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Topic: 2 PWM signals out of phase (Read 3796 times) previous topic - next topic


Dear Forum,
I am trying to mimic an optical rotary encoder with two digital outputs from an Arduino Uno. The mechanical encoder has two outputs (ChA and ChB) which produce 5V pulses (50% duty cycle) at a frequency related to the speed of the encoder. I haven't measured the output frequency accurately but the two channels can operate at over 1KHz, probably much higher. The direction of the encoder appears to be coded by which channel (A or B) goes high first. So, to mimic this behaviour, I need to stagger the two digital outputs by roughly 500 us or even less.

I can get this working to some degree by simply setting a pair of output pins on an arduino high for a period and then low with a delay to  stagger the two outputs. This is fine for relatively slow speeds but to get the motor running at a fast speed, I need to send pulses faster than the arduino can manage with millisecond delays. If I reduce the stagger delay between the pulses too low, then the motor stops turning smoothly; presumably this is because of interrupts interrupting the output.

I have tried using PWM outputs instead since I believe these will remain at a given frequency regardless of interrupts. I have managed to change the frequency of the output to get it running at more than 1KHz. However, to get this to work, I need a delay between the PWM signals. So far I have just tried outputs from the same timer (timer 0; pins 5 and 6); A quick look with an oscilloscope (while at work a couple of days ago) made me think that the two PWM signals were precisely in phase even though there was a delay before starting them.

Is this expected? I guess it could be because the PWM signals are from the same timer. Do you think it is possible to get PWM signals out of phase from the same timer, or from outputs controlled by different timers? I don't have access to an oscilloscope to test it out so I hoped someone out there would be able to tell me if I am flogging a dead horse!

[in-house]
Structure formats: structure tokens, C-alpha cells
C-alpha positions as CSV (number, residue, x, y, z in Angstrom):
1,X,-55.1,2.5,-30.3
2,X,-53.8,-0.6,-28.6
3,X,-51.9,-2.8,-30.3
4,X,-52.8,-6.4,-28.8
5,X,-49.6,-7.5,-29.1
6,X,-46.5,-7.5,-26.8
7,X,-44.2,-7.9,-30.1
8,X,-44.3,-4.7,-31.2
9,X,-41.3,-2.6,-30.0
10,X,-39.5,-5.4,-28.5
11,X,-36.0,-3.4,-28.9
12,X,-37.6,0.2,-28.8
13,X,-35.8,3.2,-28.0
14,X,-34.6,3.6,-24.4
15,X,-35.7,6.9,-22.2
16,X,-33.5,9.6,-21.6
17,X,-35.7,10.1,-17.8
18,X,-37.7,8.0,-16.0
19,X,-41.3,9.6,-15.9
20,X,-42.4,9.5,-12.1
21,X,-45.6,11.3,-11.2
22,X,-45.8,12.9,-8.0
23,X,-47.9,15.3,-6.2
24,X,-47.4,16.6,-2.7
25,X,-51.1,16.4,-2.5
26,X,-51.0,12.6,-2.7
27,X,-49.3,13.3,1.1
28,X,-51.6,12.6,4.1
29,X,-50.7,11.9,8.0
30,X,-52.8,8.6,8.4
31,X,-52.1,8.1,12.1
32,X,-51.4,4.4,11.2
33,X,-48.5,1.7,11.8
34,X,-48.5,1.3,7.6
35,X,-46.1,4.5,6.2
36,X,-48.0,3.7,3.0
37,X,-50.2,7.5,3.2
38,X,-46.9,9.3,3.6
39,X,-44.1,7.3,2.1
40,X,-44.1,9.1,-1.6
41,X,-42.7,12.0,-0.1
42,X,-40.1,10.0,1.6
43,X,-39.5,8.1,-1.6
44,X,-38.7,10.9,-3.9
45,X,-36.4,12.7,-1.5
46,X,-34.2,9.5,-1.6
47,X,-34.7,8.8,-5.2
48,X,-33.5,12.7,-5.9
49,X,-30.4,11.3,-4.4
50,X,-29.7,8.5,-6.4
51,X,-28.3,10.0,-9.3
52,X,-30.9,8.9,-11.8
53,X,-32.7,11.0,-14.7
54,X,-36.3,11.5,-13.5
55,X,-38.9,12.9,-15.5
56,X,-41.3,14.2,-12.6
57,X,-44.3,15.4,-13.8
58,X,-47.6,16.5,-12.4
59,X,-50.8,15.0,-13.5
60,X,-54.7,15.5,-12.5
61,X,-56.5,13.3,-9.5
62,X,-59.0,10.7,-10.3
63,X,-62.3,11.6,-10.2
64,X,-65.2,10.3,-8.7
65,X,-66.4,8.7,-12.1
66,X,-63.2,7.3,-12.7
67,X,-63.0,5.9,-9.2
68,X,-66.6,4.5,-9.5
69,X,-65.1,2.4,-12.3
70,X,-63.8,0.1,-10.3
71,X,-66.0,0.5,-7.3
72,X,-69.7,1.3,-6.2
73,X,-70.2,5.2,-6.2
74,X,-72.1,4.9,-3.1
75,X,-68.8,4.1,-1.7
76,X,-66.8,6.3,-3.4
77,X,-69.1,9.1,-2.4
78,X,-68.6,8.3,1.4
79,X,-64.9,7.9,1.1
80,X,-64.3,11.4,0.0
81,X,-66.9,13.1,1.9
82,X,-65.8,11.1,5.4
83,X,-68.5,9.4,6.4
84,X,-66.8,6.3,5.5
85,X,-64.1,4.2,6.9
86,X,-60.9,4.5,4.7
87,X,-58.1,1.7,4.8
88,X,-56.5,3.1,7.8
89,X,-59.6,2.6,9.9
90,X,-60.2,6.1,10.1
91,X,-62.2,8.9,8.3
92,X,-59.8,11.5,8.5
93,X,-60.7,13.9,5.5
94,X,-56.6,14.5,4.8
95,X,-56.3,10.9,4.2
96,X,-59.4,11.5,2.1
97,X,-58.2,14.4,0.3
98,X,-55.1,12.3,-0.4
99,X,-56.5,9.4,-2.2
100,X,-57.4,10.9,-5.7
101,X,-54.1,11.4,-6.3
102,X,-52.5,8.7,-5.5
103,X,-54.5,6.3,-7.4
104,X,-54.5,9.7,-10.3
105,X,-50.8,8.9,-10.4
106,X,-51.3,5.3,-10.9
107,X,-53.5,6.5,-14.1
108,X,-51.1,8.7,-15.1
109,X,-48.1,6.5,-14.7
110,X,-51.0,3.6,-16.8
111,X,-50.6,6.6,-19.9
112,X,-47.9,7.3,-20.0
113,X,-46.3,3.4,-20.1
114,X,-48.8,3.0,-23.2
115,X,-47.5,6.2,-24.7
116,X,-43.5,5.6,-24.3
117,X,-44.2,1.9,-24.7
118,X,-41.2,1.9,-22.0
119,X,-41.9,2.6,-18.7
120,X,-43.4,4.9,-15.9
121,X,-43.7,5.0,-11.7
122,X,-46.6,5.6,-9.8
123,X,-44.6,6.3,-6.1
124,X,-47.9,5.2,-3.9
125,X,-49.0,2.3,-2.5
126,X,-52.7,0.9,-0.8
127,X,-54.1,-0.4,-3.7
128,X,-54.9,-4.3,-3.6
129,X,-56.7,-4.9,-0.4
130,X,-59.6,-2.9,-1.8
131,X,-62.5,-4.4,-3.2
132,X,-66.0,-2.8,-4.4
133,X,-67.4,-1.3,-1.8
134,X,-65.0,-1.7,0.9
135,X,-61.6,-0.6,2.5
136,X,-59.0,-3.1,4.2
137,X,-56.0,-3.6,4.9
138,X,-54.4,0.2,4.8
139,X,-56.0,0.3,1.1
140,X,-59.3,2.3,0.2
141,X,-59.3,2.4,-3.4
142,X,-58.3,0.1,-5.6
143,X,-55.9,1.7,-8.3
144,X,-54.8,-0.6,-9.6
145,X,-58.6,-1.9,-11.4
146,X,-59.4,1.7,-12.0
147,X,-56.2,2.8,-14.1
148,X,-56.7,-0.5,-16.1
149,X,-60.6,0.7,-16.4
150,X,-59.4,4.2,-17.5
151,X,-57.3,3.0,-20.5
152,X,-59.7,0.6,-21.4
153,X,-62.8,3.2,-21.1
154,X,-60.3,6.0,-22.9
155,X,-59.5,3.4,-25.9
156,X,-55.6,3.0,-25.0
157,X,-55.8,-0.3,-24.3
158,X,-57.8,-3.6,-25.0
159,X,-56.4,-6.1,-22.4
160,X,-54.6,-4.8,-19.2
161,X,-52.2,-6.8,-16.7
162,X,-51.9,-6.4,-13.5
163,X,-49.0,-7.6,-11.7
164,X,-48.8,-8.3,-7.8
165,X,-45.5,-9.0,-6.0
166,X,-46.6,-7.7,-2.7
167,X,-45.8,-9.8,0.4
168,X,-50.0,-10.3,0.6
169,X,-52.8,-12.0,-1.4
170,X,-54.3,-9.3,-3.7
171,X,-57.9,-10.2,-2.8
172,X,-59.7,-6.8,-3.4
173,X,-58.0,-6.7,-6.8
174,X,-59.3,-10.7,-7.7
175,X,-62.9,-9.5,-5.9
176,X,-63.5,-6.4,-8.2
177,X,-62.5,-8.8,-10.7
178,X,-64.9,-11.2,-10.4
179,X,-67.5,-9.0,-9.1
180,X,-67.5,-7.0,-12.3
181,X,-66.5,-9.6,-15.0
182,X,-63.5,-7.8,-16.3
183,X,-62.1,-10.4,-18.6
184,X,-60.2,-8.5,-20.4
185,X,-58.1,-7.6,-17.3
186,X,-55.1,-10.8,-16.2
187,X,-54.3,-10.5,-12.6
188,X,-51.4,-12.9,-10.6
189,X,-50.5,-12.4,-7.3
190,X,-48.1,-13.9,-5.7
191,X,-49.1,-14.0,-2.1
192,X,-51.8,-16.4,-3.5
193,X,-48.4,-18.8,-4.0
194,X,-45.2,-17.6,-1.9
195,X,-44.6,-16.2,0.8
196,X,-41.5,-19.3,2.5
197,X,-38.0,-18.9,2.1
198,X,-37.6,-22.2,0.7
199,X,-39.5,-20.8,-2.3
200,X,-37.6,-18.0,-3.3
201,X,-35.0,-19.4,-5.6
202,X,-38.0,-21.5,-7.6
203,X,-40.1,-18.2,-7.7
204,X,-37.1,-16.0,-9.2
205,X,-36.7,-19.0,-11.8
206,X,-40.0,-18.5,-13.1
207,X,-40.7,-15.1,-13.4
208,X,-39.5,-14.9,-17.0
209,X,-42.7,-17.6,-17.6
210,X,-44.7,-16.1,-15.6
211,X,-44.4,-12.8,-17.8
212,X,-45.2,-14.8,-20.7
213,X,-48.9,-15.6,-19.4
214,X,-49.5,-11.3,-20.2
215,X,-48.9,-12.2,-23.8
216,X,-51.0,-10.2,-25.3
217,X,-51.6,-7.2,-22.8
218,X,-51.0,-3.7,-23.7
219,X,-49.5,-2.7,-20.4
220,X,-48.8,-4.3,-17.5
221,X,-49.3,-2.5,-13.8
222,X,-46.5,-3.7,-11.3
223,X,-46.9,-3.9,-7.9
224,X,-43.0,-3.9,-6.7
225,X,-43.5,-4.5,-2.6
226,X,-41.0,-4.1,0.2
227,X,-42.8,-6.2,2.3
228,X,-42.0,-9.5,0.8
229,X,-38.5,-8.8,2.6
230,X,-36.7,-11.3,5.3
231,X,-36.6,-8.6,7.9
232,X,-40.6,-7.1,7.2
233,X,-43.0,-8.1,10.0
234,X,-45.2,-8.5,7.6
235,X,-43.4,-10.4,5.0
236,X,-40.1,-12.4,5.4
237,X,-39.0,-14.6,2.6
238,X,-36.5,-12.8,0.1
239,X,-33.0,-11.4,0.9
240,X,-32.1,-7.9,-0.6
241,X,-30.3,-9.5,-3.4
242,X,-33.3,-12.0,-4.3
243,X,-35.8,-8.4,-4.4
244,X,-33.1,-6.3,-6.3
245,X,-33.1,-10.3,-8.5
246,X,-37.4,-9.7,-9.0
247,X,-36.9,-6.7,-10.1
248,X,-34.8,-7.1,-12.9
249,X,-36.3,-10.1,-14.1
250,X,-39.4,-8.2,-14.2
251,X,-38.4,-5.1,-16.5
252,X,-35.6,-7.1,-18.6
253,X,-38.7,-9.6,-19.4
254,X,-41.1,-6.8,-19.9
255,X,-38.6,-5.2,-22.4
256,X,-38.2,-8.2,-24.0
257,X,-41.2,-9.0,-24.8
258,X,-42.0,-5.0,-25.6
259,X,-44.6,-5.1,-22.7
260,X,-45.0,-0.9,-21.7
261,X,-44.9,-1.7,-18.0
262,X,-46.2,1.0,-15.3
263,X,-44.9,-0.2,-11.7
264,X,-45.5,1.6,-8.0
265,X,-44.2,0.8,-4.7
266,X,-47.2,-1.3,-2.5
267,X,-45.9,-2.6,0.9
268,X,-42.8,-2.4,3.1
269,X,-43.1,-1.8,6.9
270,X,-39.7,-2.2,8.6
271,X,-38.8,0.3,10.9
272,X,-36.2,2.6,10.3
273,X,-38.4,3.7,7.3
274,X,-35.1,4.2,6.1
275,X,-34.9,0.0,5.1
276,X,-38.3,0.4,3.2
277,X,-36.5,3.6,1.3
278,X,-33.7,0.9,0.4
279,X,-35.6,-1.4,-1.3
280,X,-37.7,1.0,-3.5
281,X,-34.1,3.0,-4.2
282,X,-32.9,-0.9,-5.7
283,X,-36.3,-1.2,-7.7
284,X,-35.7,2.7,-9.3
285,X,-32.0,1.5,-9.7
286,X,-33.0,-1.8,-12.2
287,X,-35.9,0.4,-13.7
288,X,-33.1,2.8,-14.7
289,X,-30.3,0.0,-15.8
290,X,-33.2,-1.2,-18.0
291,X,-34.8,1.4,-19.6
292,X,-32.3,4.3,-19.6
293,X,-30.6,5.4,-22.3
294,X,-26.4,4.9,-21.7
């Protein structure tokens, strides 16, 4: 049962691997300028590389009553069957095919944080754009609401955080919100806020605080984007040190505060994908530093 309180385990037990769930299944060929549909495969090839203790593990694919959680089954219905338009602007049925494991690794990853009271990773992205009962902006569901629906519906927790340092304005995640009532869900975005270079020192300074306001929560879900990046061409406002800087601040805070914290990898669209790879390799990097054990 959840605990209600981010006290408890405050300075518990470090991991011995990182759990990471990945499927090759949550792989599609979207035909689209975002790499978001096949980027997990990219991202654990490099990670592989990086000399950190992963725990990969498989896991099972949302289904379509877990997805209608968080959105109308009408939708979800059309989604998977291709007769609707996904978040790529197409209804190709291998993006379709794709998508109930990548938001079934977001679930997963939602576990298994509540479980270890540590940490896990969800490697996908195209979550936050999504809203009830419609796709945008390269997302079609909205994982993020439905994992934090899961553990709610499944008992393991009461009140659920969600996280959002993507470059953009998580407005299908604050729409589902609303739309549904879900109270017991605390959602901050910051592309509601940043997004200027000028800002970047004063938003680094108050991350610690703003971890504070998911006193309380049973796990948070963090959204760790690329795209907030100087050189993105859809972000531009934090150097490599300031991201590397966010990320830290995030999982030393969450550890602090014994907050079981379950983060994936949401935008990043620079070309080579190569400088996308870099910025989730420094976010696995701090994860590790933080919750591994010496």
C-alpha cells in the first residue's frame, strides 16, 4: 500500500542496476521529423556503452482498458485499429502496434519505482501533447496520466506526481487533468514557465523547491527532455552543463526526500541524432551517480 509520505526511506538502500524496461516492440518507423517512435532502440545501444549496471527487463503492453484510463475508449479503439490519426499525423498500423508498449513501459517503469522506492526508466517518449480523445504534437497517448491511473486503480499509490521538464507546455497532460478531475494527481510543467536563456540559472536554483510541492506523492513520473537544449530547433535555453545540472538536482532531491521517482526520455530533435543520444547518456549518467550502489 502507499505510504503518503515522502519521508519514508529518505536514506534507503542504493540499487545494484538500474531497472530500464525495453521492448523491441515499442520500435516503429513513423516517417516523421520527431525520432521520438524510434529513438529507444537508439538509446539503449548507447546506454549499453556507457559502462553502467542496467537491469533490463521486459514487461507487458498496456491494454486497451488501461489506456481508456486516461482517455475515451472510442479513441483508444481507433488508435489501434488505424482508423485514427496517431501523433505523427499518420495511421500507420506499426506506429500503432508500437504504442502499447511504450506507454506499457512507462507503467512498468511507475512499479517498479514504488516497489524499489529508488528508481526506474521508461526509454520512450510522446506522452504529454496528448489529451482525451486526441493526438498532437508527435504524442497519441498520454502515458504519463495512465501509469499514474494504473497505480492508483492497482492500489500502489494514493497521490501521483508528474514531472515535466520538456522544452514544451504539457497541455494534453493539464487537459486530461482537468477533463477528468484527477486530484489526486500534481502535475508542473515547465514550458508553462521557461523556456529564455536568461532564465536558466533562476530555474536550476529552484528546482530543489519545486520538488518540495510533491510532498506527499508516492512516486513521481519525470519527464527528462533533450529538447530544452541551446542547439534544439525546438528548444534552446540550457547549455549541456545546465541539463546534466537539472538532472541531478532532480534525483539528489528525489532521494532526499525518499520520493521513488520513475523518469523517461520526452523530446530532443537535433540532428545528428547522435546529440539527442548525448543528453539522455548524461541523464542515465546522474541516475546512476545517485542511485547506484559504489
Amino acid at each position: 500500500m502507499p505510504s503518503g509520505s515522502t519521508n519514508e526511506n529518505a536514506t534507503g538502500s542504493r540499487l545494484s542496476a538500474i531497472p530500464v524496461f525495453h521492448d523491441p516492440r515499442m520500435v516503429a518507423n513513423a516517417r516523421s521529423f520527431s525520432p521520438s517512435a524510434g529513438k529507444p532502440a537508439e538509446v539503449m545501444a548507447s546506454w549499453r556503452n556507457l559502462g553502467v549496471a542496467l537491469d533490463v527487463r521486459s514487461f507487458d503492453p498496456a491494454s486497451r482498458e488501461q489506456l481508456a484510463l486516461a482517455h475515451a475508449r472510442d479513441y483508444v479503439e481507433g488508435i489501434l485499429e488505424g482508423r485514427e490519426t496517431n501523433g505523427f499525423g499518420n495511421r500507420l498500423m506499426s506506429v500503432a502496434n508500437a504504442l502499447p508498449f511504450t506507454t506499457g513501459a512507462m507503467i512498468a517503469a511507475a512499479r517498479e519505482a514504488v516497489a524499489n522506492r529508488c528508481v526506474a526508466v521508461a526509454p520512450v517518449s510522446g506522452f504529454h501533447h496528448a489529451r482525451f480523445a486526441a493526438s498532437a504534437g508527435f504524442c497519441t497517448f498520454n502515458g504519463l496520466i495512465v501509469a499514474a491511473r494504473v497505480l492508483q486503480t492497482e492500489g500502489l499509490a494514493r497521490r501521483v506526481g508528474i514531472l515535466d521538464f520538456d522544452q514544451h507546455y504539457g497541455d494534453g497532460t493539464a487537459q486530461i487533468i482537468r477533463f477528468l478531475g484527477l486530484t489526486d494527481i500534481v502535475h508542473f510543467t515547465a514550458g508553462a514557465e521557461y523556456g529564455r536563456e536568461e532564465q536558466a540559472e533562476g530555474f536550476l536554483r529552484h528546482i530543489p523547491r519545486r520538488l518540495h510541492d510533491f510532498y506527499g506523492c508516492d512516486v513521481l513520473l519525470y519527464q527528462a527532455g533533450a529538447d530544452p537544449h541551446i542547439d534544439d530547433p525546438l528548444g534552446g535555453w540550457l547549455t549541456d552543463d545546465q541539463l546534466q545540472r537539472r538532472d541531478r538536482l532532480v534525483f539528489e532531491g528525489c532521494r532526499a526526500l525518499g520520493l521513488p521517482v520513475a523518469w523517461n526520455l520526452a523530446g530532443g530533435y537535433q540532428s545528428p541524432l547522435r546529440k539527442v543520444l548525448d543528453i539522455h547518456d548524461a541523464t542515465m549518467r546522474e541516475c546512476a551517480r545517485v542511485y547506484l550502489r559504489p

I also wonder if there is another approach to this problem.



Is this expected? I guess it could be because the PWM signals are from the same timer.

Yes it is expected, you guessed right.

Do you think it is possible to get PWM signals out of phase from the same timer,

No it is not.

However you could get the timer to generate an interrupt. Then the interrupt service routing will toggle the pins in a quadrature fashion. You will need four interrupts for one quadrature cycle.

Alternatively you could always use microseconds delay.


You can get out-of-phase signals from the same timer if you put it in one of its PWM modes and configure the TCCRxA register for toggling on compare match.

For example, let's take Timer 1 (Section 16.11 of the ATmega328P datasheet). Configure it for CTC mode 12 (WGM1[3:0]=0b1100) so that the ICR1 register defines the TOP timer value, hence the frequency (PWM frequency will be 16 MHz/(ICR1+1)). Then, configure the TCCR1A register so that OC1A and OC1B both toggle on a compare match.

Now set OCR1A=ICR1-1, OCR1B=OCR1A/2. This means that once every timer period (from TCNT1=0 to TCNT1=ICR1) there will be a compare match with OCR1A and it will toggle, and approximately half a period later there will be a compare match with OCR1B and it will toggle.

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Thank you,
I have a bit of reading to do to understand this but I will give it ago.



As I understand it you are looking for two signals in 'quadrature' (meaning 90 degrees out of phase, probably doesn't need to be exactly 90 degrees for most applications, but it is essential that the two signals not switch simultaneously as that would be 0 or 180 degrees out.)

The standard PWM modes on the timer allow the two pins controlled by that timer to switch with different duty cycles, with the fast mode this is accomplished by switching both pins together as the counter wraps round, then each switches back at its own point in the cycle.  This means both switch simultaneously at the start of a pulse. (No good for quadrature)

With 'phase-correct' mode the counter counts up, then down, then up, and each pin switches at a fixed counter value, one way for counting up and switch the other way for counting down.   This means the PWM signals overlap symmetrically, making them precisely in-phase.

In fact each output pin can have its sense inverted with configuration bits, so, for instance 180 degrees out of phase IS possible - however its still not quadrature.

So the method RuggedCircuits suggests is a neat trick to get quadrature out of the timer unit - new to me, sounds like the way to go.  Study the relevant timer chapters in the datasheet for all the details.  timer1 is the most general timer, so I'd start with that one.
[ I won't respond to messages, use the forum please ]


Sorry but PWM won't work to emulate an encoder. PWM has a fixed frequency and the on/off time ratio (DUTY CYCLE) determines the output average DC value. An encoder is a device that, when the encoder is rotating at a constant speed will have 2, 90 degree out of phase, signals of 50% duty cycle.

What you want to do is use 2 digital outputs, and 4 delays of equal value -

output 1 High,
output 2 High
output 1 Low
Output 2 low.

the delay is what determines the speed. Shorter the delays - the faster the speed, longer the delays - the slower the speed. the frequency changes with speed, not the duty cycle like PWM.

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